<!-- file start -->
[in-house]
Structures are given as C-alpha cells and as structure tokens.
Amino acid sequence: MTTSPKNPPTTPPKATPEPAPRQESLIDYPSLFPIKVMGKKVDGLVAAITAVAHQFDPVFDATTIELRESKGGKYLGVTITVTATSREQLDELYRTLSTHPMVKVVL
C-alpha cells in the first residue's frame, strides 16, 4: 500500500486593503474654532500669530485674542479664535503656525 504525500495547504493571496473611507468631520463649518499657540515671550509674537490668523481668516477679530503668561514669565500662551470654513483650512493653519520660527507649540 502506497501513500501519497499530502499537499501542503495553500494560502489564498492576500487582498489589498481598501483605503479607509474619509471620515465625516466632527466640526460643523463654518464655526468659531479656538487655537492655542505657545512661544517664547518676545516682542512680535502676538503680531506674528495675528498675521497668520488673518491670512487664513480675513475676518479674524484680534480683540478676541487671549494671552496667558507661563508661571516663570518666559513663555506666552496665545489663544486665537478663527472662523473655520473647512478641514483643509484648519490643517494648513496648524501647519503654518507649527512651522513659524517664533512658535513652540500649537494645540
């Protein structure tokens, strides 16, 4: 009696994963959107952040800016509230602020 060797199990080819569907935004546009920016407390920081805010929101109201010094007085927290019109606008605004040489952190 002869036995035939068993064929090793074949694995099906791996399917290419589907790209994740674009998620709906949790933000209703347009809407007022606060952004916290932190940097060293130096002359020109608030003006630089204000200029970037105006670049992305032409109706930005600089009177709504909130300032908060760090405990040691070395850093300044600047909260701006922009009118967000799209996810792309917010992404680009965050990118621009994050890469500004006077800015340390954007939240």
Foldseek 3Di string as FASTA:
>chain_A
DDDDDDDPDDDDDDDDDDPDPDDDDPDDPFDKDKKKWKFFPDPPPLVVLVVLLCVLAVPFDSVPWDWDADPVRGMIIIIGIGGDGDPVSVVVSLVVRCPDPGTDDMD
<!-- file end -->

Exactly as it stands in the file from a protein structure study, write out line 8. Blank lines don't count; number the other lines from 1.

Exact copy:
DDDDDDDPDDDDDDDDDDPDPDDDDPDDPFDKDKKKWKFFPDPPPLVVLVVLLCVLAVPFDSVPWDWDADPVRGMIIIIGIGGDGDPVSVVVSLVVRCPDPGTDDMD